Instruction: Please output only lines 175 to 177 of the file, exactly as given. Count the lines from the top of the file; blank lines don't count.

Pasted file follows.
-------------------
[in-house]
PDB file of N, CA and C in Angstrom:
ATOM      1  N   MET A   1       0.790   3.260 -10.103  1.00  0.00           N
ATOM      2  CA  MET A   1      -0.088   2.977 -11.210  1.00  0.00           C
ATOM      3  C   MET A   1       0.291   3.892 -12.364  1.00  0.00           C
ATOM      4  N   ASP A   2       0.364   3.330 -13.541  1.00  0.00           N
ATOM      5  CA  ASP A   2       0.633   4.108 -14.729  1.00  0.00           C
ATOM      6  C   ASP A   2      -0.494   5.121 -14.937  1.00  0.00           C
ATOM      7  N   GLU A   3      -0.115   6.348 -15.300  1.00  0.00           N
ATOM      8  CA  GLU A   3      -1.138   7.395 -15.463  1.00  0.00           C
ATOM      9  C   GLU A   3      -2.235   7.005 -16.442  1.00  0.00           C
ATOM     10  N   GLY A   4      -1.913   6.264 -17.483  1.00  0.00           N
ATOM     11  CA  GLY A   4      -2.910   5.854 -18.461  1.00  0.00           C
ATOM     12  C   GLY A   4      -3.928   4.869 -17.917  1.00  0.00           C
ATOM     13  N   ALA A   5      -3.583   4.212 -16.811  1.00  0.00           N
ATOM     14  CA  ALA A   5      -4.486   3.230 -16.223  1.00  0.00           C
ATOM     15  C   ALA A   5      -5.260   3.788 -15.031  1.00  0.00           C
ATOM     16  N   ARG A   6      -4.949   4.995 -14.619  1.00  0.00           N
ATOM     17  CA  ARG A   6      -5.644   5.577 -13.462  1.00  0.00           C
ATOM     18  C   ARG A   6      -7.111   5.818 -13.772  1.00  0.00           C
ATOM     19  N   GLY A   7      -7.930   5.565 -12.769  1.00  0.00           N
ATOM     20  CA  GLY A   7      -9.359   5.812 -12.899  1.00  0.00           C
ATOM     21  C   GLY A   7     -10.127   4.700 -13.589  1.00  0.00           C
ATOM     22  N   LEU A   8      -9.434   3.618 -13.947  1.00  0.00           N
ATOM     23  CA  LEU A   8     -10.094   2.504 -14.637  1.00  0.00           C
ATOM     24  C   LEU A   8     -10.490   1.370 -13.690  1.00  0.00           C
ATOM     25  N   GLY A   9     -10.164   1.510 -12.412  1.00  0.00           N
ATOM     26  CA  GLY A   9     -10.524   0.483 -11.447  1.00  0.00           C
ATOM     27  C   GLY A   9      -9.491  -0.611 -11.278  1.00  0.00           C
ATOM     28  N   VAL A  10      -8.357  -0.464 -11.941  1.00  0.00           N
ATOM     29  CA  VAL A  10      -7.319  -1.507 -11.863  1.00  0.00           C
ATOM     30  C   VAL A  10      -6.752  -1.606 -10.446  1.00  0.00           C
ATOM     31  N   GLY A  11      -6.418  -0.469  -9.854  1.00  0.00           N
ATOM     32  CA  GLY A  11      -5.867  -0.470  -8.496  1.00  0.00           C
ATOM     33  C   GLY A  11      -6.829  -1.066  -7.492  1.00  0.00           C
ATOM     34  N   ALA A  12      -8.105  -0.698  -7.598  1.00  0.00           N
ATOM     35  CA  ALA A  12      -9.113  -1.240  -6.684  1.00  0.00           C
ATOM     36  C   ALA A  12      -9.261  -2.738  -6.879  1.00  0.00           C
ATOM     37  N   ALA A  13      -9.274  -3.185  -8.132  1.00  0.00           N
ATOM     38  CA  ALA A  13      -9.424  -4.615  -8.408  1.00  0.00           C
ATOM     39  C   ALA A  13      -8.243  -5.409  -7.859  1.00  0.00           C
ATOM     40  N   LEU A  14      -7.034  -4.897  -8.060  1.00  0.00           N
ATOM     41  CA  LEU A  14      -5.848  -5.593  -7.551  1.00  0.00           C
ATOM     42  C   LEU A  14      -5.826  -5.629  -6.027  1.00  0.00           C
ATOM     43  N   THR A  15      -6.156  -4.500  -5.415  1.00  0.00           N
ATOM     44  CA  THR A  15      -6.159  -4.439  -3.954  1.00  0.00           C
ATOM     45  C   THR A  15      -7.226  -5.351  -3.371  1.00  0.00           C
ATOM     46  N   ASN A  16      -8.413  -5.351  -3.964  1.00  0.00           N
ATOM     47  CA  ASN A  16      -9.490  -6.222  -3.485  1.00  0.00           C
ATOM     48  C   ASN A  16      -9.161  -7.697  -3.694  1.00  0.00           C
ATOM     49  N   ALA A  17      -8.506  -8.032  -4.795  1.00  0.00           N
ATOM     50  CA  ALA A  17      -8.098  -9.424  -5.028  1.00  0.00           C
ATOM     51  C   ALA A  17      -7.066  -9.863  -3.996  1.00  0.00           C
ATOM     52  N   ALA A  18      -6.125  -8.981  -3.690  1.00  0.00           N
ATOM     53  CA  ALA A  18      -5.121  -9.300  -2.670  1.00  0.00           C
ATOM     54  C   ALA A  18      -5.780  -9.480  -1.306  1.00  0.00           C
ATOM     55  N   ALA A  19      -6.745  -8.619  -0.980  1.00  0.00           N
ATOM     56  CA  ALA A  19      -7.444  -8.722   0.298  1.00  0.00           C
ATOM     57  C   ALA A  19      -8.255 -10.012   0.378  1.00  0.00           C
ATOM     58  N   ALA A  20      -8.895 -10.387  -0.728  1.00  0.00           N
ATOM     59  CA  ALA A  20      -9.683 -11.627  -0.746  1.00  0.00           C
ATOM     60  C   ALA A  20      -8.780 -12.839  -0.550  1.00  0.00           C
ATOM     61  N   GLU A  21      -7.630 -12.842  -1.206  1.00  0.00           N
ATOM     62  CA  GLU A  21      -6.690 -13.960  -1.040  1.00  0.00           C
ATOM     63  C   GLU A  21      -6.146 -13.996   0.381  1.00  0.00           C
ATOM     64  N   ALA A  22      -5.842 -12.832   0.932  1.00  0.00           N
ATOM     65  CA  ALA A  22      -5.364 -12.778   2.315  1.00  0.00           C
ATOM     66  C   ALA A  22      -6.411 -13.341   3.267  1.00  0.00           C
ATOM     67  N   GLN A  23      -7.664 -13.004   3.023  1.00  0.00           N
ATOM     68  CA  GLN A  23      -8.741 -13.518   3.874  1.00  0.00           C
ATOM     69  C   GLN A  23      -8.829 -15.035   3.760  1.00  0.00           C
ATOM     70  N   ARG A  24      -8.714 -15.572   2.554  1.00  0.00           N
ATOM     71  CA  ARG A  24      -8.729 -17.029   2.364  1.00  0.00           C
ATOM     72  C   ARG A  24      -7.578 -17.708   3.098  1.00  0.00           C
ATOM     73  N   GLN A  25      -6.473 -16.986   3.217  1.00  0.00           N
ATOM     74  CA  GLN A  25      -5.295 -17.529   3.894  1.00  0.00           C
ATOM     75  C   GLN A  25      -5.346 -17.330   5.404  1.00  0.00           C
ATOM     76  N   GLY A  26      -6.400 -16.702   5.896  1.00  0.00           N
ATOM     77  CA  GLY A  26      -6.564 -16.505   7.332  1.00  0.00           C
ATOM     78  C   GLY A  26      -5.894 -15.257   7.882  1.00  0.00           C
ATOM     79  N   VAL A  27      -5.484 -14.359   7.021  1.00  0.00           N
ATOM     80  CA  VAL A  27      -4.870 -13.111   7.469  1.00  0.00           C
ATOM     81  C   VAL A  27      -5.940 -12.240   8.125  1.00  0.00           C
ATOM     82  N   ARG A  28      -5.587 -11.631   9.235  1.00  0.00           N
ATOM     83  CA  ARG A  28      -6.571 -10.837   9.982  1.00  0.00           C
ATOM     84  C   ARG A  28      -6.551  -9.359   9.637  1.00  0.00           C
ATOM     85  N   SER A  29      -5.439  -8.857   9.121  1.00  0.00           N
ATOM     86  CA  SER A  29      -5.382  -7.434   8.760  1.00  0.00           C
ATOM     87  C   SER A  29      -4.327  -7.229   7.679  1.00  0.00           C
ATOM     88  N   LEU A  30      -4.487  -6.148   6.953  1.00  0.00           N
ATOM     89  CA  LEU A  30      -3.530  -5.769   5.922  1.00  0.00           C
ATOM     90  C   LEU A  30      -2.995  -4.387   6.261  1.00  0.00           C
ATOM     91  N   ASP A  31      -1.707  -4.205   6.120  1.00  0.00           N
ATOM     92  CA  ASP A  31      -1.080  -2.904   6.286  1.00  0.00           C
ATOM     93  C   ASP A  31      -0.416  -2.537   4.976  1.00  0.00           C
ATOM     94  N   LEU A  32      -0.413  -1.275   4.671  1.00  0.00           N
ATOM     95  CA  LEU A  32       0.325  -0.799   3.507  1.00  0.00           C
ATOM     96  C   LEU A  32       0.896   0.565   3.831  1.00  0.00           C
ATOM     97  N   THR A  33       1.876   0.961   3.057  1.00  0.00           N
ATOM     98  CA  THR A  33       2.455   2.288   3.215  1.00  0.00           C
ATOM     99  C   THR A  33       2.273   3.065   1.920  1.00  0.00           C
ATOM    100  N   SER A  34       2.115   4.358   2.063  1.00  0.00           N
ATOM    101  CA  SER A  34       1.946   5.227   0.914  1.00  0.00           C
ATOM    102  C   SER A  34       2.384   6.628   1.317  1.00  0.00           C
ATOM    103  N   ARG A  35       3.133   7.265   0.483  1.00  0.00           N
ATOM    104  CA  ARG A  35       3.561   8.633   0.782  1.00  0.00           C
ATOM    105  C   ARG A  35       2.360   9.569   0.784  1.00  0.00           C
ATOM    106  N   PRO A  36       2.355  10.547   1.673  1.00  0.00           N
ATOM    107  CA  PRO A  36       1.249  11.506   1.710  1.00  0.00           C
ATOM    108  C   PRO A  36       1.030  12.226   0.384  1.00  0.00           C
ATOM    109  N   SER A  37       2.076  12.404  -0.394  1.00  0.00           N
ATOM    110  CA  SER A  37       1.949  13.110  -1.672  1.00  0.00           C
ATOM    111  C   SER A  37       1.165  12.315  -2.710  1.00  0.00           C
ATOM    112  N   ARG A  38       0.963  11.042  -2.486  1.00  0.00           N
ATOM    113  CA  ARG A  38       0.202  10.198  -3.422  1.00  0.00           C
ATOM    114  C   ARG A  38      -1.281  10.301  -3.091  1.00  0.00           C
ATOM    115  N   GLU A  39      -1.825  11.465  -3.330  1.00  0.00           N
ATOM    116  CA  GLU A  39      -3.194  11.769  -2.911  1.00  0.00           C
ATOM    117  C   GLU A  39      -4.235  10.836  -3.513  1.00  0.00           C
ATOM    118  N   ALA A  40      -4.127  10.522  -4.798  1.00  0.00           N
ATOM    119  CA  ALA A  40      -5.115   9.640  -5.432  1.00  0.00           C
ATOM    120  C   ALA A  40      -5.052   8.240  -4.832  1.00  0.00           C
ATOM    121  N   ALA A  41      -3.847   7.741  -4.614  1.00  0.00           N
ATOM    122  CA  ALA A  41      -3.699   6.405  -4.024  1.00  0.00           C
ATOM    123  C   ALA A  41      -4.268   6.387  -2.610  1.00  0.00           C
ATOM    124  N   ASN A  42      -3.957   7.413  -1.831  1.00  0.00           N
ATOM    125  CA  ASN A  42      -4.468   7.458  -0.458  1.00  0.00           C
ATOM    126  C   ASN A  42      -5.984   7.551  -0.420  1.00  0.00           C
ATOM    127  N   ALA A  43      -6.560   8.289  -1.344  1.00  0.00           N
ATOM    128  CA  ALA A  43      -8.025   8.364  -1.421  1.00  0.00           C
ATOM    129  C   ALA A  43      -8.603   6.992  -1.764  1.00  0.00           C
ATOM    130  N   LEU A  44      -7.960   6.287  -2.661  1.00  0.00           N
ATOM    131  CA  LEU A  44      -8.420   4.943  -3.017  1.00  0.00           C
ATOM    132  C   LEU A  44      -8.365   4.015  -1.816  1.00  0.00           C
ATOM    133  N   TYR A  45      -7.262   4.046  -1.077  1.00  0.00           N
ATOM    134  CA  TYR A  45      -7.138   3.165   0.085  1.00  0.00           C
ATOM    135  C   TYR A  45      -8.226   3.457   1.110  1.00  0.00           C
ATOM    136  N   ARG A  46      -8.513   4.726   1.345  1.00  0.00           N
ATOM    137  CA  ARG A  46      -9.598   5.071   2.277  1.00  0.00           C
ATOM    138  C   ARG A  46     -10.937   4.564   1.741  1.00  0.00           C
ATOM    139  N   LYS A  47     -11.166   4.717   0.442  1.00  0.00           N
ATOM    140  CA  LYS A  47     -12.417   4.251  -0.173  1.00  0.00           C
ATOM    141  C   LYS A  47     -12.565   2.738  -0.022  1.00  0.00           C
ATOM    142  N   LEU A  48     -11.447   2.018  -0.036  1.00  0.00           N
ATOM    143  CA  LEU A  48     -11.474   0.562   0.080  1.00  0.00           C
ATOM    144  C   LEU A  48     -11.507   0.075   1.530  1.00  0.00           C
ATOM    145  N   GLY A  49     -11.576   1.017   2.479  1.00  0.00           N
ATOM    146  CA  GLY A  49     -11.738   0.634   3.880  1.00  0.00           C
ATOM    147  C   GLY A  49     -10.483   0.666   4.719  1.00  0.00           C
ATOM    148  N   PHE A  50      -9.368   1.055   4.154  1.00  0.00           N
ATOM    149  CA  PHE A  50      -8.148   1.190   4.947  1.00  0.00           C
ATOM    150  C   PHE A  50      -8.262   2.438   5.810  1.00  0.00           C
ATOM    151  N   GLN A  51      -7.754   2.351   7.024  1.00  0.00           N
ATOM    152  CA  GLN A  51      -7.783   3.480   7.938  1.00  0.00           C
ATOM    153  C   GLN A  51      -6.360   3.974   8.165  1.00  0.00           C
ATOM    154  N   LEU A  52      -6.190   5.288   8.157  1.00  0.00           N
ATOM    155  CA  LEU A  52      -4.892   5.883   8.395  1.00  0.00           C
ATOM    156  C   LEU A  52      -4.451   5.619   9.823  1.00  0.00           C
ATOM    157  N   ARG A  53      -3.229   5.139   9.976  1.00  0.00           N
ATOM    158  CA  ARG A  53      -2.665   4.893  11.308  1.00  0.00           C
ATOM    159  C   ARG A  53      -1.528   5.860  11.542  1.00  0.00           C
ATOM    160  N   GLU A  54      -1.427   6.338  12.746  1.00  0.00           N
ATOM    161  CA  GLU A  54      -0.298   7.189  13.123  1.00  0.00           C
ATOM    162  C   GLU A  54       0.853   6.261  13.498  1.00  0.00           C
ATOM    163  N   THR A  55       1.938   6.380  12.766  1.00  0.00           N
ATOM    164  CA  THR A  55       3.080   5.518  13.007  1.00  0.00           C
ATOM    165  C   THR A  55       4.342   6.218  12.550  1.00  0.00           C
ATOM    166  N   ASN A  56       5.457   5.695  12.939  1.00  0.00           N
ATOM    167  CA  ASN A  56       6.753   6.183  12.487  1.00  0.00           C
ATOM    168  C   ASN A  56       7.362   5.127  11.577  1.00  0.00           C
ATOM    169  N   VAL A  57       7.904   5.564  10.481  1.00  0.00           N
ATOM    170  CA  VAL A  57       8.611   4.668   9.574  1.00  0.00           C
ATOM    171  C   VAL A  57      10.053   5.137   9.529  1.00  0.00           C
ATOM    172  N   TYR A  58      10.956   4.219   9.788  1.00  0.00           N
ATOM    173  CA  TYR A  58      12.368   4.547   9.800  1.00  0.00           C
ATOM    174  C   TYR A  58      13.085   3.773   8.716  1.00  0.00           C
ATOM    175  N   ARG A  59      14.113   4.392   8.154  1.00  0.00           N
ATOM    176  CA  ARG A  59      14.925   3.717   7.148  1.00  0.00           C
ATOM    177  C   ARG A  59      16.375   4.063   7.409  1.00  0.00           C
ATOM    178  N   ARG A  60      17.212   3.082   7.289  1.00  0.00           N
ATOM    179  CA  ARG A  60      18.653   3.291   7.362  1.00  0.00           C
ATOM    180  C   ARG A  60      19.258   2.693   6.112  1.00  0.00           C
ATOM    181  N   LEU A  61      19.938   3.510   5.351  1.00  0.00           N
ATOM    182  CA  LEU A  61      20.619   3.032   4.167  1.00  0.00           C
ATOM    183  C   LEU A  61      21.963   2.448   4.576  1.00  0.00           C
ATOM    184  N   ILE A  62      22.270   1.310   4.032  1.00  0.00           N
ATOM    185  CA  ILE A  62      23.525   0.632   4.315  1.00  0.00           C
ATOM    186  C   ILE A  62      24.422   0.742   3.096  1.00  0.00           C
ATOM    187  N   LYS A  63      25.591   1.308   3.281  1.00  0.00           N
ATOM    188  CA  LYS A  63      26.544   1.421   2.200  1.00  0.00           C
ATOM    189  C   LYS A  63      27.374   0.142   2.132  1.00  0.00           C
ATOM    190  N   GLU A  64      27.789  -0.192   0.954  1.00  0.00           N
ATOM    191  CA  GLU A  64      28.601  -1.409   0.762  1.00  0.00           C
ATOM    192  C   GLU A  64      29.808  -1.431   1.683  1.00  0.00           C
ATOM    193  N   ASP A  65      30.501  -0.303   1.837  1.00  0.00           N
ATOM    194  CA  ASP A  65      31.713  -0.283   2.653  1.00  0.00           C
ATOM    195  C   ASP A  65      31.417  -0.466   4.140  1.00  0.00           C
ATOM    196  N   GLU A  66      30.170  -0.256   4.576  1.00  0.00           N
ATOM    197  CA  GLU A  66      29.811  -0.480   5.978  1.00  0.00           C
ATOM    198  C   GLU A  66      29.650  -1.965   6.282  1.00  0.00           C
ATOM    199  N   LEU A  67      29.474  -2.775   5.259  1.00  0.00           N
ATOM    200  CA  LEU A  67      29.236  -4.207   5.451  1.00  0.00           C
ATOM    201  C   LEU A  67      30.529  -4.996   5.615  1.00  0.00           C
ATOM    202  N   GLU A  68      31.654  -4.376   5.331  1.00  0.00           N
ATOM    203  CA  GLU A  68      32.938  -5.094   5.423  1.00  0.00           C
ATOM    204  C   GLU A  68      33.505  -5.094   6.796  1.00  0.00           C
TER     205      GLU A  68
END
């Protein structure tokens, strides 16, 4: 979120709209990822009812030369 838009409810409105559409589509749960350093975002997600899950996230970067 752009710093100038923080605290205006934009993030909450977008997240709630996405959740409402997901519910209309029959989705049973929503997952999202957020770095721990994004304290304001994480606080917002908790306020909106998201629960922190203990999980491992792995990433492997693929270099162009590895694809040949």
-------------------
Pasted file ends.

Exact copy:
ATOM    173  CA  TYR A  58      12.368   4.547   9.800  1.00  0.00           C
ATOM    174  C   TYR A  58      13.085   3.773   8.716  1.00  0.00           C
ATOM    175  N   ARG A  59      14.113   4.392   8.154  1.00  0.00           N